4.1 Simulated Example
In this subsection we describe our calibration results based on simulated observations to study how accurately our method recovers the assumed true parameter setting and its corresponding true projected ice volume change. The assumed-true parameter setting that we choose to use here is OCFAC=0.5, CALV=0.5, CRH=0.5, and TAU=0.4 (rescaled to [0,1]), which correspond to OCFAC=1 (non-dimensional), CALV=1 (non-dimensional), CRH= (m/year Pa), and approximately TAU=2.6 (k year) in the original scale. This is one of the design points that is closest to the center of the parameter space.
To represent the presence of model-observation discrepancy we contaminate the model outputs at the true parameter setting with simulated structural errors. We generate simulated errors for the past grounding line positions from a Gaussian process model with zero mean and the covariance defined by the squared exponential function with a sill of 90 m and a range of 10,500 years. The generated errors represent a situation where the model-observation discrepancy varies slowly and has a persistent trend over time. We generate the discrepancy for the modern binary patterns in a manner that makes them realistic. Our approach is therefore as follows. We use the original model output and observational data for the ice thickness pattern used to derived the modern binary patterns. We first choose the “best” 90% model runs (i.e. exclude the “worst” 10% model runs) that are closest to the modern observations in terms of the mean squared differences and take pixel-wise averages for the selected model runs to derive a common thickness pattern. We then subtract the common thickness pattern from the observational data to derive the common discrepancy pattern in terms of the ice thickness. By subtracting this discrepancy pattern from the ice thickness pattern for the assumed truth and dichotomizing the resulting thickness pattern into a binary ice-no ice pattern, we obtain simulated observations for the modern binary pattern. We illustrate the resulting simulated observations in Figure 3.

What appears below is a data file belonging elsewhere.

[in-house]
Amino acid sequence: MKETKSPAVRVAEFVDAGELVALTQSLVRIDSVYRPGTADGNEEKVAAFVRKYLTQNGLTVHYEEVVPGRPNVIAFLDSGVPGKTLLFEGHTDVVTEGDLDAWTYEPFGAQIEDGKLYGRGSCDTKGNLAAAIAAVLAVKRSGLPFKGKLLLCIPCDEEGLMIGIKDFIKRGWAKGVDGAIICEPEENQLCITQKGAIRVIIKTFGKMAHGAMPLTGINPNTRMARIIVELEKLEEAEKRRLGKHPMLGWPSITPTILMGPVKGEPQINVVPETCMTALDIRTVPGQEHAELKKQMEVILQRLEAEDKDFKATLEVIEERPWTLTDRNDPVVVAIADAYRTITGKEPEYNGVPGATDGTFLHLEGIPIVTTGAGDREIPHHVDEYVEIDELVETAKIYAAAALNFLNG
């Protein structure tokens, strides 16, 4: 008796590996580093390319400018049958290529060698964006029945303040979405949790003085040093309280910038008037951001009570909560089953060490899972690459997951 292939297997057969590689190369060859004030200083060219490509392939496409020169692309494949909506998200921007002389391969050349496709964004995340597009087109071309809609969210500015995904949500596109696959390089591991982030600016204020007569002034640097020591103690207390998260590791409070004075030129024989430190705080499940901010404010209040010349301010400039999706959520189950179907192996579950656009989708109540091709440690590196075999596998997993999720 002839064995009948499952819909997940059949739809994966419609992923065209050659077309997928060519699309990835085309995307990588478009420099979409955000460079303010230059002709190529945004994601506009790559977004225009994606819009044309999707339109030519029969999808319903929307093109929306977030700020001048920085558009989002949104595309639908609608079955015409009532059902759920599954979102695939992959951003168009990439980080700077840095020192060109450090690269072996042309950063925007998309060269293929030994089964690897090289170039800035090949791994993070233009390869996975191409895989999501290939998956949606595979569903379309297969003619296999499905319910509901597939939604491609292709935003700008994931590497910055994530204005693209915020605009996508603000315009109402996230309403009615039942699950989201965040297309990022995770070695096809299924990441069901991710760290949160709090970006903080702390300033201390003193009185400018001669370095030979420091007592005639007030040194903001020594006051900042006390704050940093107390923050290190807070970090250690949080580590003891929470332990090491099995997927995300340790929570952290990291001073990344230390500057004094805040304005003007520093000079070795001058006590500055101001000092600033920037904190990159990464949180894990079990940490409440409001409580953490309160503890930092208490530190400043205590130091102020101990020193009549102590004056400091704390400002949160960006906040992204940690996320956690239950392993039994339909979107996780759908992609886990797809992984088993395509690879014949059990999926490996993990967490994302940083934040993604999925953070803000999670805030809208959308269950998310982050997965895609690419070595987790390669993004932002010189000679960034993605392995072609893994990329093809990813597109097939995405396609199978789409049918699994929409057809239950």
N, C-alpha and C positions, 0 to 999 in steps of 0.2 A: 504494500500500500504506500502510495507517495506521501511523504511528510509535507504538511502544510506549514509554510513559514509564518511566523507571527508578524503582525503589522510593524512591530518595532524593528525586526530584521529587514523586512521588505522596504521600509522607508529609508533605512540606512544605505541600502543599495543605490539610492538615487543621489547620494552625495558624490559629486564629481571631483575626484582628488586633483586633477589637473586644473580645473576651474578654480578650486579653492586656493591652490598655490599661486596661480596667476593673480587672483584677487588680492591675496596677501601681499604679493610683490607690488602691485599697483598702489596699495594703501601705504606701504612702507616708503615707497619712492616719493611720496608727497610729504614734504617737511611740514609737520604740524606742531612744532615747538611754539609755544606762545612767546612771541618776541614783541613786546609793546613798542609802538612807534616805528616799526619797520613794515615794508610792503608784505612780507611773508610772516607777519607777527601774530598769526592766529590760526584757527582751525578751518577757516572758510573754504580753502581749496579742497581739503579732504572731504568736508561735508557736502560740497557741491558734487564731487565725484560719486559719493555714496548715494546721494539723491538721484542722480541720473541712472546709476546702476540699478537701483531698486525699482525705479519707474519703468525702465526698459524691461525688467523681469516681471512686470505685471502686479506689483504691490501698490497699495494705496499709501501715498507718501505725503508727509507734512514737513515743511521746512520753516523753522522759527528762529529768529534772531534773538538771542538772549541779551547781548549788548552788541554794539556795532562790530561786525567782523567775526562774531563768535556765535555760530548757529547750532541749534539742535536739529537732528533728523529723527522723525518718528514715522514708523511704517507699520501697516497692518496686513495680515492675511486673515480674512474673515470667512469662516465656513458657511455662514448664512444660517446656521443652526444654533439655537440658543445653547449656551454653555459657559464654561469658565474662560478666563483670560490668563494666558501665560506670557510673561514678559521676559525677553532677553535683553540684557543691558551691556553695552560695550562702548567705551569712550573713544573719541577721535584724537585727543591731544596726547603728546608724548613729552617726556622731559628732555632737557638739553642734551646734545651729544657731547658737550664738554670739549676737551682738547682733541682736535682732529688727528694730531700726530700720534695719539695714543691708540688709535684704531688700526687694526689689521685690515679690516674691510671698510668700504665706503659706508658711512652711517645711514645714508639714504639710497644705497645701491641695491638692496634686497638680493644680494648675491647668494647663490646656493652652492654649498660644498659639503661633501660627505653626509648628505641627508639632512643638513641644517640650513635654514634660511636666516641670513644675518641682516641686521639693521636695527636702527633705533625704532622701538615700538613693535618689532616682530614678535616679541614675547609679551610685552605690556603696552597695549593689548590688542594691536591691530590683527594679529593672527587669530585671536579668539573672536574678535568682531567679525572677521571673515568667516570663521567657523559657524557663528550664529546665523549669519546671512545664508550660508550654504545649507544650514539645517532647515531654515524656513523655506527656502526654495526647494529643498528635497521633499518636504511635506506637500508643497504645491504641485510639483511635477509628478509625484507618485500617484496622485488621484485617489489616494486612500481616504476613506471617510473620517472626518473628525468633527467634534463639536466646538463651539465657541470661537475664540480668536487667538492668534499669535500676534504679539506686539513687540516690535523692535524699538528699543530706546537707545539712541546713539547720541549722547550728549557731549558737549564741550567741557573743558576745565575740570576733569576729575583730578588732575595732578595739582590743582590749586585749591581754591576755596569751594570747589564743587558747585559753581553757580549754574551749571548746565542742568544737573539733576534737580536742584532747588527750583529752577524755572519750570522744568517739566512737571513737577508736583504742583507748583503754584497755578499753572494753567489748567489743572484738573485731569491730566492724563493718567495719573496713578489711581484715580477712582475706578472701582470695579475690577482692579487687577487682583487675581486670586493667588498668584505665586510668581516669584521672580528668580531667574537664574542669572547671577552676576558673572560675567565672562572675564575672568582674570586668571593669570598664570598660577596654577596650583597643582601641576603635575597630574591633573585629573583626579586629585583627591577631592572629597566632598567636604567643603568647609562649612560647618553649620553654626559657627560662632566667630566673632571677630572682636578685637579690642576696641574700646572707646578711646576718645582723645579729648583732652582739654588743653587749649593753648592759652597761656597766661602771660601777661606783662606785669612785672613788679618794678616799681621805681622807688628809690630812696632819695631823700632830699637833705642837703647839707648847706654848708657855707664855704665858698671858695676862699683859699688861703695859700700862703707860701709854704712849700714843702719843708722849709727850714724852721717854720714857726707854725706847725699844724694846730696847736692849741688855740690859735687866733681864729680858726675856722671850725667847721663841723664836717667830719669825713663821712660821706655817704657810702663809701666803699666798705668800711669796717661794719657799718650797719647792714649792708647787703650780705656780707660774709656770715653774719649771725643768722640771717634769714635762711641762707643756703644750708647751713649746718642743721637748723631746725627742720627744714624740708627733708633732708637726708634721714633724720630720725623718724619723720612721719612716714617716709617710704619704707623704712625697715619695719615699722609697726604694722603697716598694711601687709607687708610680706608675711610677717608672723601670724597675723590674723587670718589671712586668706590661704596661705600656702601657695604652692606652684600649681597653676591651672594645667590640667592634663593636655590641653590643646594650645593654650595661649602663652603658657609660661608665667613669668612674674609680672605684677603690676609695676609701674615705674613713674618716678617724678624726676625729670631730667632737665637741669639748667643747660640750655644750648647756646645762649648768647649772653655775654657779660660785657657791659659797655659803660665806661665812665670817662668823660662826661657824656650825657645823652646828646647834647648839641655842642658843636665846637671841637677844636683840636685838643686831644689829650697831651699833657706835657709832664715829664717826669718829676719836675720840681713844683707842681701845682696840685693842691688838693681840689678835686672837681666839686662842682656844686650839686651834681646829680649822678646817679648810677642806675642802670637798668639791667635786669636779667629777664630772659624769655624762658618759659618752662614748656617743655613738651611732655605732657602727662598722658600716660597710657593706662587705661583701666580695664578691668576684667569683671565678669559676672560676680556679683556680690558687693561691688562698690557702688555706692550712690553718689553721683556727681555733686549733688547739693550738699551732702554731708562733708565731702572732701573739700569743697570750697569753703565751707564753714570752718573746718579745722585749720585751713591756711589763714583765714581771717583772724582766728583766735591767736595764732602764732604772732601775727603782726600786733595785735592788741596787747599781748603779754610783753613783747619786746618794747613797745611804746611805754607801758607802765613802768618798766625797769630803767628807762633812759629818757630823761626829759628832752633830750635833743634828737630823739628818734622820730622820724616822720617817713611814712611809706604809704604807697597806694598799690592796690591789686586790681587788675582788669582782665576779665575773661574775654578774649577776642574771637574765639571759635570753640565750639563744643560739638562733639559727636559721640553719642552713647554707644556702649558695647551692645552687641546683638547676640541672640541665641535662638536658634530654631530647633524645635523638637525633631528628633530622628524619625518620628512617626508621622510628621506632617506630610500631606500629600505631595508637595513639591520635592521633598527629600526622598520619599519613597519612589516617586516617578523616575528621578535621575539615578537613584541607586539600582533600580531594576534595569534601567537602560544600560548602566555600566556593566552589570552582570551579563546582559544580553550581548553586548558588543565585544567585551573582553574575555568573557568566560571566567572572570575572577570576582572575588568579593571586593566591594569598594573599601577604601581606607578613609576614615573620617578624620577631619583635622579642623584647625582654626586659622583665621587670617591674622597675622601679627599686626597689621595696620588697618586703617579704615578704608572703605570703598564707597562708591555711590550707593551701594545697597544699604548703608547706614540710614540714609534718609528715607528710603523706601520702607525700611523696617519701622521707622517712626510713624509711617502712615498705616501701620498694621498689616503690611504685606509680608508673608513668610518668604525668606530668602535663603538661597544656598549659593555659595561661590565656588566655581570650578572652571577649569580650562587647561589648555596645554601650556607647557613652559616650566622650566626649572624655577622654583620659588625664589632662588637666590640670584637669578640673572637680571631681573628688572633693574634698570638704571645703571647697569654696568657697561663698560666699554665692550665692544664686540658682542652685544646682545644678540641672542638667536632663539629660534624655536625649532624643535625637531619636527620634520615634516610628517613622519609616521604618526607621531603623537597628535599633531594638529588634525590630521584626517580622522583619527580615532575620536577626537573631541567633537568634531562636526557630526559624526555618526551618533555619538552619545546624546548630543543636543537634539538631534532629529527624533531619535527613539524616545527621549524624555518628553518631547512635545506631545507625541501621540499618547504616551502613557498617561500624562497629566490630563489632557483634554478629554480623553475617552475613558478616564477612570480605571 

Depending on the computational environment, the emulation step typically takes several minutes to half an hour. The computation in the calibration step requires about 240 hours to obtain an MCMC sample of size 70,000. The values of MCMC standard errors (Jones et al., 2006; Flegal et al., 2008) suggest that the sample size is large enough to estimate the posterior mean. We have also compared the marginal densities estimated from the first half the MCMC chain and the whole chain and confirmed that the chain is stable.
The probability density plots in Figure 4 show that the posterior has a high probability mass around the assumed truth and hence indicate that our approach can recover the true parameter setting. However, the results also show that parameter settings other than the assumed truth have high probability densities, suggesting that settings other than the assumed truth can yield similar outputs to the simulated observations. Interestingly the joint posterior density for TAU and OCFAC shows that these two parameters have a strong nonlinear interaction with each other.
Figure 5 shows the resulting projection for ice volume change for 500 years from present. To generate the projections we first built an emulator to interpolate the ice volume change values at the existing 625 parameter settings and then converted our MCMC chain for into a Monte Carlo sample for the ice volume change values using the emulator. The result also confirms that our method accurately recovers the assumed-true projection with reasonable uncertainty.
4.2 Calibration Using Real Observations